I noticed that the students are often called “agitators,” and Gov. Patterson Screen Shot 2016-05-06 at 11.27.21 PM.pngsays “I think when they learn that when they go somewhere to crate a riot that there’s not someone to stand between them and the other crowd, they’ll stay home.” This statement is basically a testimony to the idea of silencing a movement when it is widely criticized, or seen as a disturbance or agitation to white life, and that, although someone should, nobody is going to stand between your movement and white agitation. “You can’t guarantee the safety of a fool, and these people are just fools,” Gov. Patterson continued to say, and this 1960s philosophy is clearly embedded in the responses toward the Black Lives Matter movement; I remembered all of the instances of BLM protestors being called “hoodlums,” and “thugs.” This philosophy is directed toward both the Black lives that were taken or jeopardized, and the lives of protestors within BLM movement and the Civil Rights Movement of the 1960s.

As I continued to watch, the foundation upon which we currently stand begun to unfold, because as Diane Nash stated, “if the Freedom Ride had Screen Shot 2016-05-06 at 11.34.28 PM.pngbeen stopped because of violence… the impression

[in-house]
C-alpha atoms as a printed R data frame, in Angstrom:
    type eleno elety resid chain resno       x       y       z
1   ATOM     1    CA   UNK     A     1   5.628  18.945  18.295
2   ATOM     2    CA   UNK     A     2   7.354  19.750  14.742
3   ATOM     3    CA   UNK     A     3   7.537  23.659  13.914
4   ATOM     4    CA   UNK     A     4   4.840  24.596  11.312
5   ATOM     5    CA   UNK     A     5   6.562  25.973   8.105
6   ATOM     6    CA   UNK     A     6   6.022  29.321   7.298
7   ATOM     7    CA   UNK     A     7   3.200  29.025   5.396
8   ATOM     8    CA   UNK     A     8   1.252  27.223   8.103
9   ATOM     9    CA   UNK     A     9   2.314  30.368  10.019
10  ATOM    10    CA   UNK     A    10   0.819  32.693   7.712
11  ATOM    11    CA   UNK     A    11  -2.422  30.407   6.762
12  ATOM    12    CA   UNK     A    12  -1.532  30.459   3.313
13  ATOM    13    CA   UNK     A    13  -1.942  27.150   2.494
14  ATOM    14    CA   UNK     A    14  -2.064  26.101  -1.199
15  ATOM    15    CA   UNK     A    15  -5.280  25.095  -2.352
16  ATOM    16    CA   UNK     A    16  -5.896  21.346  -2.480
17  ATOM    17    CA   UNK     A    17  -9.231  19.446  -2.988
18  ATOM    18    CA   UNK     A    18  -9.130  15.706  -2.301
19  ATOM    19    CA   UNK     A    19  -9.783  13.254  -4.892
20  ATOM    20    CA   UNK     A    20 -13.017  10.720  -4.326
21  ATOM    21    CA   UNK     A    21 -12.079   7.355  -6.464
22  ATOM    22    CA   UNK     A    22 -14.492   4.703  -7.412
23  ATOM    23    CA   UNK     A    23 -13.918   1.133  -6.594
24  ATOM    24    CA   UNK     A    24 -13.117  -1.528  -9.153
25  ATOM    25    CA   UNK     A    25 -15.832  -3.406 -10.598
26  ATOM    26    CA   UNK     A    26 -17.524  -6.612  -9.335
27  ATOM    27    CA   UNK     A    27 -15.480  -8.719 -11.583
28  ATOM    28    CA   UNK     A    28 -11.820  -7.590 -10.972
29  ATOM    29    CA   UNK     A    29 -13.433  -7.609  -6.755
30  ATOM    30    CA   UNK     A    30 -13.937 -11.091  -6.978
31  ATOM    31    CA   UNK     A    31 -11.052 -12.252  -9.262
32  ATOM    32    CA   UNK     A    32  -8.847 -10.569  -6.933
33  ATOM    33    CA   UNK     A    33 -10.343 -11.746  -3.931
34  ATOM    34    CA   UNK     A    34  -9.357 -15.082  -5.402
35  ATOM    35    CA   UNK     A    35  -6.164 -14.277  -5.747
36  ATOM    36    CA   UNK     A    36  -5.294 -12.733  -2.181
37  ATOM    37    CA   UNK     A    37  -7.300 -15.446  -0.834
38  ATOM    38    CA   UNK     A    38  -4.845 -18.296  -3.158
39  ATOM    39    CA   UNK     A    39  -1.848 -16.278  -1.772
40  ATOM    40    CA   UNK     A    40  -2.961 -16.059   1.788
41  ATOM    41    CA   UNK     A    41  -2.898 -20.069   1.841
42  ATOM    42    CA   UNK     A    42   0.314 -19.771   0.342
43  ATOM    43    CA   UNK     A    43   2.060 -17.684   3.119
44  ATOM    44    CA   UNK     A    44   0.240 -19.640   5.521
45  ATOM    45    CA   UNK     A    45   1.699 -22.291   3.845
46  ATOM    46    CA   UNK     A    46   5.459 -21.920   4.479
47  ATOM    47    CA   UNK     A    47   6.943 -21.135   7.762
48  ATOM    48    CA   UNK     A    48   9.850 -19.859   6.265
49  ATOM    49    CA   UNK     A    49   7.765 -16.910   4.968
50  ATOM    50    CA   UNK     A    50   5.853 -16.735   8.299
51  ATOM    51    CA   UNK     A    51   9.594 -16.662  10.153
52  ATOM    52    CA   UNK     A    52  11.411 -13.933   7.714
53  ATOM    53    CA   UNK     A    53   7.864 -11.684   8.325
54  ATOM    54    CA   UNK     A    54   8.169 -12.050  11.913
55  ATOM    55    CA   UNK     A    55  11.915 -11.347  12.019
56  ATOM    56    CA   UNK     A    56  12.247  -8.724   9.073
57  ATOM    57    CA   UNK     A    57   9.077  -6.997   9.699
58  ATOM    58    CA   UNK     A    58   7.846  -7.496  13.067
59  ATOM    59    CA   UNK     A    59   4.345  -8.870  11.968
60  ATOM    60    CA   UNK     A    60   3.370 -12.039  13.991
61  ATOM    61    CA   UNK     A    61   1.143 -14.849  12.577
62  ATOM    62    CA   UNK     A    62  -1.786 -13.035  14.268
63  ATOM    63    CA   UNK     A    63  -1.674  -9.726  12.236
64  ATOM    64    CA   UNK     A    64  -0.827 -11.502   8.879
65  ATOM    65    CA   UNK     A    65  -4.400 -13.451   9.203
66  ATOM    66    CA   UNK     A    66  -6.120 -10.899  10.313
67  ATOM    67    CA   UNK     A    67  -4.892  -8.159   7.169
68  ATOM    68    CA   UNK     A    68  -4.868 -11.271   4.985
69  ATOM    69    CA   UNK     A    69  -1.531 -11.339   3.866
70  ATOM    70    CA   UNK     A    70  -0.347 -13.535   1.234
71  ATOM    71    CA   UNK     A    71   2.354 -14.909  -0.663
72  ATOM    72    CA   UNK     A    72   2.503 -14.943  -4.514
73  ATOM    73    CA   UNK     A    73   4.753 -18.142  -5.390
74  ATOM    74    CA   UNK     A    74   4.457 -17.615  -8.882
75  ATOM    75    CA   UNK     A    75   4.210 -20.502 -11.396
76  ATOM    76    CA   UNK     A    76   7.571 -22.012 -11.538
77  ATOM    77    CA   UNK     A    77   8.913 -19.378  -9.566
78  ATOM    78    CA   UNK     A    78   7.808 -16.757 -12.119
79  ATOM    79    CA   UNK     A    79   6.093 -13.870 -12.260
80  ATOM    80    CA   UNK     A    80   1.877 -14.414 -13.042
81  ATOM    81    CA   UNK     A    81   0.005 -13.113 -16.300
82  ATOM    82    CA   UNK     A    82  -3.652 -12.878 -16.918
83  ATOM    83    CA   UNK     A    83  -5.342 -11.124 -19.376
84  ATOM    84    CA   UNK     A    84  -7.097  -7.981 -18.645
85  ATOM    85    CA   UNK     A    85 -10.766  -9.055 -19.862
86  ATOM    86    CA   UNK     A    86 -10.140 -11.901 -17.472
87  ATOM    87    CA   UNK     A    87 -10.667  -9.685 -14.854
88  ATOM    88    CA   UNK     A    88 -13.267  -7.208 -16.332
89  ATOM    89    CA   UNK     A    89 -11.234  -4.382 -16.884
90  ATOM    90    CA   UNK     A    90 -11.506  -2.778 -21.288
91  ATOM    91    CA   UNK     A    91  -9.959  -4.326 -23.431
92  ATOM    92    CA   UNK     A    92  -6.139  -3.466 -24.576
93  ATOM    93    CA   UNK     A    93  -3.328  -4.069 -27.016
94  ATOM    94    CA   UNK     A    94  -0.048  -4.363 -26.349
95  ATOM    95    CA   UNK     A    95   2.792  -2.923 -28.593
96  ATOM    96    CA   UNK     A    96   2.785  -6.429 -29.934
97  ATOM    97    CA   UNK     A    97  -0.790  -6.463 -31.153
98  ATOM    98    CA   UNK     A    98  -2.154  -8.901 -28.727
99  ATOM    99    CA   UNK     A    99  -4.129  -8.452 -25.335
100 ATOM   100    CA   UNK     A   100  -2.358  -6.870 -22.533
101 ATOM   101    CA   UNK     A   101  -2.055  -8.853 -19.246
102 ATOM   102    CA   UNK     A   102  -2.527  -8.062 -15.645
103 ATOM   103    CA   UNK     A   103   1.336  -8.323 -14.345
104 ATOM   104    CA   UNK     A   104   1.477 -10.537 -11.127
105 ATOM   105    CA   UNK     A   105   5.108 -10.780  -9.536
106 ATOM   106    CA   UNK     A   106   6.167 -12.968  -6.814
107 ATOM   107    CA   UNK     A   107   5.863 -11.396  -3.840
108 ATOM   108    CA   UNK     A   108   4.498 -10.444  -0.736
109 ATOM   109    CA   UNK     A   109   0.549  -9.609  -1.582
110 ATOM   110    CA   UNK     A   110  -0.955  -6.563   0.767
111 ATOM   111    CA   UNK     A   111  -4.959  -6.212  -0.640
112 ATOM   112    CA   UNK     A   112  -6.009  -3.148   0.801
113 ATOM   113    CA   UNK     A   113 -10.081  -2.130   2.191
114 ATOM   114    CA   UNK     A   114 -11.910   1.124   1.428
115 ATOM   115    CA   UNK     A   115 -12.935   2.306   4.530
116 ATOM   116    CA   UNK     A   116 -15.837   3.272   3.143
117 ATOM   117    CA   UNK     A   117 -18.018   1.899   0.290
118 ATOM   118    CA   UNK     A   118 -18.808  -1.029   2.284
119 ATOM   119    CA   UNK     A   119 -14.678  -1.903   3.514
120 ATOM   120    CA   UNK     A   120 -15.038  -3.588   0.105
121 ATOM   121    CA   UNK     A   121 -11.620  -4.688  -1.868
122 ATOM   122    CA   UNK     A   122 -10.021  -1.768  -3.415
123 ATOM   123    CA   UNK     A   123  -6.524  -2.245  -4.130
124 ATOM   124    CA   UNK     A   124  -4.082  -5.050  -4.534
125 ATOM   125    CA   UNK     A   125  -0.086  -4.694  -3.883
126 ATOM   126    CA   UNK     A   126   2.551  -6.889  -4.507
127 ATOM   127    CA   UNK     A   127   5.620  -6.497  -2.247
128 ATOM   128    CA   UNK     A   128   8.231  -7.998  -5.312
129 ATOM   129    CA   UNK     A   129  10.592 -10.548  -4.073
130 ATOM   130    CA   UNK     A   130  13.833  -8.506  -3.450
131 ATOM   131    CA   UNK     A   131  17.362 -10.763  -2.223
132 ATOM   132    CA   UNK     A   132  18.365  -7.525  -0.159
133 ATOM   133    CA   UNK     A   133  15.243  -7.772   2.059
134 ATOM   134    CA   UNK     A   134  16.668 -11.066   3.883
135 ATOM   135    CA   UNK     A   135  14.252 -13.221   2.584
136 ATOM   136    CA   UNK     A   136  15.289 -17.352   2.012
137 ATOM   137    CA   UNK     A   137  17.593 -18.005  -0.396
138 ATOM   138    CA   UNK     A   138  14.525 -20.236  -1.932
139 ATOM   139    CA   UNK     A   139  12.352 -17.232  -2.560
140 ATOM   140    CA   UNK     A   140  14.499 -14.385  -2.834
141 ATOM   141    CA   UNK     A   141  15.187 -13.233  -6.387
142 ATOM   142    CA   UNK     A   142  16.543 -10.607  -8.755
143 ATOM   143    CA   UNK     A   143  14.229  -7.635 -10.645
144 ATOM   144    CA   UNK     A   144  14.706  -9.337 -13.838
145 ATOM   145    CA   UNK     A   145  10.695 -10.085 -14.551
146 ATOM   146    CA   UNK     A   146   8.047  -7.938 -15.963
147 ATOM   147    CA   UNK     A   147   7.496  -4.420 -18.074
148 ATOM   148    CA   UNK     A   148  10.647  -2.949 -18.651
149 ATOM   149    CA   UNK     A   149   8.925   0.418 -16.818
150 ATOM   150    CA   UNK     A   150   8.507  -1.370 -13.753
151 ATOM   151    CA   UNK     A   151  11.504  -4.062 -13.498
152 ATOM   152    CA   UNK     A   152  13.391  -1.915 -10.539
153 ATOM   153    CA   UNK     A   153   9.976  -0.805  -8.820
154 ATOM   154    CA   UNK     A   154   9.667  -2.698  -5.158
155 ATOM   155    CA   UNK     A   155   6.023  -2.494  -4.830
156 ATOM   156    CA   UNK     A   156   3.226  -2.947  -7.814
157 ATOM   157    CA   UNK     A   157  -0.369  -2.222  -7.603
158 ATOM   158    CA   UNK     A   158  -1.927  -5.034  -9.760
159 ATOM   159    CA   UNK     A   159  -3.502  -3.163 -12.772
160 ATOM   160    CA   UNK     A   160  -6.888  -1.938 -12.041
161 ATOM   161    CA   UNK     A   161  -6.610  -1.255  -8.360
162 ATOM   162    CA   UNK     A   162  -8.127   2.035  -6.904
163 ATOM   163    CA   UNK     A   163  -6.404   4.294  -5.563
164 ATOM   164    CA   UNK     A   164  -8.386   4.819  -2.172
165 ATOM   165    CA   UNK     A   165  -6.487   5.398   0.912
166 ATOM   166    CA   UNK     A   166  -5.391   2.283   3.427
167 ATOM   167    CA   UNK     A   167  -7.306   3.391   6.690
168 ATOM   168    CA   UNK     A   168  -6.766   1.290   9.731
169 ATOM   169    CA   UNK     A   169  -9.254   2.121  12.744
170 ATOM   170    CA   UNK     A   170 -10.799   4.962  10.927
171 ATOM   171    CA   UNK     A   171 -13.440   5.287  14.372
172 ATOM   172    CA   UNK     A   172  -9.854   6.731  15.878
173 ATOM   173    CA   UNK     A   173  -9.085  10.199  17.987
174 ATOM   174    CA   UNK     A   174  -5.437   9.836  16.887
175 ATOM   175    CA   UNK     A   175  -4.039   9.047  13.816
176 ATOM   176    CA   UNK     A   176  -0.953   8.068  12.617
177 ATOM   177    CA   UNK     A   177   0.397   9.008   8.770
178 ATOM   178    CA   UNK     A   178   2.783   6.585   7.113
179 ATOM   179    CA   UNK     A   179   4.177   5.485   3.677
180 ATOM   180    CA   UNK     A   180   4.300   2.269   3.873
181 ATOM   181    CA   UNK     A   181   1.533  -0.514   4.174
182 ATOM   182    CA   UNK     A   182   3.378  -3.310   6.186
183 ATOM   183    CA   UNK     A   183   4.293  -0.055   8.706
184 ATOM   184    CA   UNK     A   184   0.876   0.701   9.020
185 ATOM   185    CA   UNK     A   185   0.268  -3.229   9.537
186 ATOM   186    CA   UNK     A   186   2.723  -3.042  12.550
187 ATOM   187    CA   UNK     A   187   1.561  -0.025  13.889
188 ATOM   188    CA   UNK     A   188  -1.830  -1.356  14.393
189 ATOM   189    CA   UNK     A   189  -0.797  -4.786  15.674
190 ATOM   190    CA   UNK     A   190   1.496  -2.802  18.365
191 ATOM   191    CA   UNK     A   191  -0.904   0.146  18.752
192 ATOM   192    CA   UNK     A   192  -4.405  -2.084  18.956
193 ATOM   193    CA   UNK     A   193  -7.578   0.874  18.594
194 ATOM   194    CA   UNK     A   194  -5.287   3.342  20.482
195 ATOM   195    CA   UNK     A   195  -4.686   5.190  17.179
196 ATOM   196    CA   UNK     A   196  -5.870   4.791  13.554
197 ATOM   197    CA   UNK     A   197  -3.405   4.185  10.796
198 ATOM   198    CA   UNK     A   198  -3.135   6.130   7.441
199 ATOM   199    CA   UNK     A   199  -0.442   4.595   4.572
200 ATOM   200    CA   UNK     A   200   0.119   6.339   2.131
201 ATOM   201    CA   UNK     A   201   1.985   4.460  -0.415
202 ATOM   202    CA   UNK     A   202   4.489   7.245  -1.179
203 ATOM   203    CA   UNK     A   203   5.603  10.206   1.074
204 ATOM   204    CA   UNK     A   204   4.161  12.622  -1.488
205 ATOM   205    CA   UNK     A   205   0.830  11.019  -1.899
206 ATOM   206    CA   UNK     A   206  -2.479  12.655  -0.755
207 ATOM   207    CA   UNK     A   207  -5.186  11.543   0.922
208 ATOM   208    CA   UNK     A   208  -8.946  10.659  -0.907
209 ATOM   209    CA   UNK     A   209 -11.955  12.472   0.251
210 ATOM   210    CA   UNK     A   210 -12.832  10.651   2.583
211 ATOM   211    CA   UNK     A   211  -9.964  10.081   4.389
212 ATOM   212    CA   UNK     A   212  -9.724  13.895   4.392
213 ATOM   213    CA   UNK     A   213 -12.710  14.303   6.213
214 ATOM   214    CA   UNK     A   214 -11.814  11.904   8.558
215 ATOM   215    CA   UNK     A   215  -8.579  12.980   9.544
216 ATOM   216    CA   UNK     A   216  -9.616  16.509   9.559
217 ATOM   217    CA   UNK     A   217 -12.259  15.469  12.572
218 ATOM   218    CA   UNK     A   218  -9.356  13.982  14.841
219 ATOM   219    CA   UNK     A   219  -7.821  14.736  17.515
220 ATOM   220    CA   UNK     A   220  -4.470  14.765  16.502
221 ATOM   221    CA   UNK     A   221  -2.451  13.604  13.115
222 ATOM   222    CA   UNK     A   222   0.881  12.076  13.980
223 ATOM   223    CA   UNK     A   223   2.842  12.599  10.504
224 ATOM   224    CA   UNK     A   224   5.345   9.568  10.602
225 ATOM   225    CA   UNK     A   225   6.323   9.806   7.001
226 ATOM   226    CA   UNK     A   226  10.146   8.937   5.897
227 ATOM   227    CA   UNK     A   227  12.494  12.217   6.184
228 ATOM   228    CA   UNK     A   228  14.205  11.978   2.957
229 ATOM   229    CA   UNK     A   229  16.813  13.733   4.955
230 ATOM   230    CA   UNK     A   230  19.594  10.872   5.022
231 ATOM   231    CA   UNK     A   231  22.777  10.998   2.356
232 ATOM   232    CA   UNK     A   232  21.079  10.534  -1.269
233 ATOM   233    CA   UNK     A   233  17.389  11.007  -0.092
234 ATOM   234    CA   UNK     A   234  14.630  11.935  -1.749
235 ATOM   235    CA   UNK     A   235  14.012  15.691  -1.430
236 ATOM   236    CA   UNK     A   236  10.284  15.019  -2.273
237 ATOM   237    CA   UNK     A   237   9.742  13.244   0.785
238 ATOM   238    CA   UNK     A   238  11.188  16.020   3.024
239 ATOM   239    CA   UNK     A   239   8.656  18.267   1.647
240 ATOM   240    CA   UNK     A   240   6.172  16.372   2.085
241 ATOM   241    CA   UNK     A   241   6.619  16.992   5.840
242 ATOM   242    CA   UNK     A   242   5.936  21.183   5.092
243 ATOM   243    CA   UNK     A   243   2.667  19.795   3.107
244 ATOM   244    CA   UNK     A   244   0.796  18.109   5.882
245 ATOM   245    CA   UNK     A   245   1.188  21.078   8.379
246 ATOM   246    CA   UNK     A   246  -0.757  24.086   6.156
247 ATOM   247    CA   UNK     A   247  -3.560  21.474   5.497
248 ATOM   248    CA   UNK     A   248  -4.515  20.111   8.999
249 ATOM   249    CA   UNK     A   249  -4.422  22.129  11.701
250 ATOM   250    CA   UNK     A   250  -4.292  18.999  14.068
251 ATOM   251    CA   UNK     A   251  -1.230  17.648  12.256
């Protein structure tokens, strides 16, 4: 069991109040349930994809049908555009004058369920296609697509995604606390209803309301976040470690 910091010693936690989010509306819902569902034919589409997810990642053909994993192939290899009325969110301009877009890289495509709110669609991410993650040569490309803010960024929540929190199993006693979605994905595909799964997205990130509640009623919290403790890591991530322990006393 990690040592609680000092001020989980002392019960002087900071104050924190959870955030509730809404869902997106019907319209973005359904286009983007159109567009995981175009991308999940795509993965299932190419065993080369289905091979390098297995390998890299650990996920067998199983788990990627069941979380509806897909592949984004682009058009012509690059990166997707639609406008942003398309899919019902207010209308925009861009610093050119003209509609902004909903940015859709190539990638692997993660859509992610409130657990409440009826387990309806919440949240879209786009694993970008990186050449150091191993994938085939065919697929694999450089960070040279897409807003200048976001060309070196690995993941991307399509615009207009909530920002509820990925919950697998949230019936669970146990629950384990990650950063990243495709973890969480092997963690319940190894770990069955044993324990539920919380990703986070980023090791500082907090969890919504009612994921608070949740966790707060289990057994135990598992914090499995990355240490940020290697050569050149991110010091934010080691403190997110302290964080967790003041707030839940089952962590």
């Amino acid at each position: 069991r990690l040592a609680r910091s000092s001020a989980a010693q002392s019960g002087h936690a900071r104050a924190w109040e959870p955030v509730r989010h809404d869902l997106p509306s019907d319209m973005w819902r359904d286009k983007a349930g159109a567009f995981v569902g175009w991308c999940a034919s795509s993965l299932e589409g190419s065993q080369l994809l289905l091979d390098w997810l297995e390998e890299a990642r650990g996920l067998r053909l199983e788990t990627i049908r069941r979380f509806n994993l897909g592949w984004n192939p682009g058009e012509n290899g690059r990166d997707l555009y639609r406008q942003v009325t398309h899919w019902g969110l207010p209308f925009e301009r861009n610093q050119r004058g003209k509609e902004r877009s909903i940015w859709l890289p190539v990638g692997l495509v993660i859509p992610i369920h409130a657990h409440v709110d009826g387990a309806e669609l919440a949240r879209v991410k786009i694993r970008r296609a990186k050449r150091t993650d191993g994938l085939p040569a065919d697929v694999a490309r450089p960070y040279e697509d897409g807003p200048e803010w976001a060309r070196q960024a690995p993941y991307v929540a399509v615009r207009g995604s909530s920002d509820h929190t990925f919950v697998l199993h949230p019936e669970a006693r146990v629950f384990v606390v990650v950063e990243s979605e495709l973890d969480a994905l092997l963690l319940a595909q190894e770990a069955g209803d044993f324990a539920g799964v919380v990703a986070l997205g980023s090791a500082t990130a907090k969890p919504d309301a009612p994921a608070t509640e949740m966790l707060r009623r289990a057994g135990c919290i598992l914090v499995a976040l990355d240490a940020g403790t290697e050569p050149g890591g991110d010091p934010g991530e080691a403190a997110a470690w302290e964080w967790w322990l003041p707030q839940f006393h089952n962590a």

n would have been given that once a movement starts all you have to do to stop it is massive attack.” It is understood by those within the current Black Lives Matter movement that we cannot be stopped by any massive threat, and I once inquired where we extracted this courage, and it is from those who have come before us. We have not created this movement; we are simply continuing the one that has been created to save our lives.

In both the cases of Emmett Till and Trayvon Martin, similar symbols in the Black community as ignition of the peak of their respective movements, the men who committed the murders were found not guilty, which was a devastating result, but the verdicts were not the outcome of these incidences. Instead, “the [final] outcome would be decided by how we in fact channel the energy,” of those verdicts, and the resistance to our movements.